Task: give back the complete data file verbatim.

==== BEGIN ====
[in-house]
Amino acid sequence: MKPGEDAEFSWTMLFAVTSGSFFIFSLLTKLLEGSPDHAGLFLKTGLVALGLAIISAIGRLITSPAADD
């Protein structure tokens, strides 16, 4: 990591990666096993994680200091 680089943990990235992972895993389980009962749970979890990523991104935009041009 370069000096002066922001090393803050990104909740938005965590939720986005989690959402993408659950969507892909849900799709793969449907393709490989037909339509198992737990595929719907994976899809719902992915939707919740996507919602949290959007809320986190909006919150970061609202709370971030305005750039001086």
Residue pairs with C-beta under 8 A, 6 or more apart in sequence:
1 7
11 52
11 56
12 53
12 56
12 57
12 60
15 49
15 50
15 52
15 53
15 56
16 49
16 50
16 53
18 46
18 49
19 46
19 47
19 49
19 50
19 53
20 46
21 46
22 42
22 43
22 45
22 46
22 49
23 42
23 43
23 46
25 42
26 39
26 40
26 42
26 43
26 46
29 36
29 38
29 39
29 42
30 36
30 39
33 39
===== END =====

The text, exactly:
[in-house]
Amino acid sequence: MKPGEDAEFSWTMLFAVTSGSFFIFSLLTKLLEGSPDHAGLFLKTGLVALGLAIISAIGRLITSPAADD
């Protein structure tokens, strides 16, 4: 990591990666096993994680200091 680089943990990235992972895993389980009962749970979890990523991104935009041009 370069000096002066922001090393803050990104909740938005965590939720986005989690959402993408659950969507892909849900799709793969449907393709490989037909339509198992737990595929719907994976899809719902992915939707919740996507919602949290959007809320986190909006919150970061609202709370971030305005750039001086």
Residue pairs with C-beta under 8 A, 6 or more apart in sequence:
1 7
11 52
11 56
12 53
12 56
12 57
12 60
15 49
15 50
15 52
15 53
15 56
16 49
16 50
16 53
18 46
18 49
19 46
19 47
19 49
19 50
19 53
20 46
21 46
22 42
22 43
22 45
22 46
22 49
23 42
23 43
23 46
25 42
26 39
26 40
26 42
26 43
26 46
29 36
29 38
29 39
29 42
30 36
30 39
33 39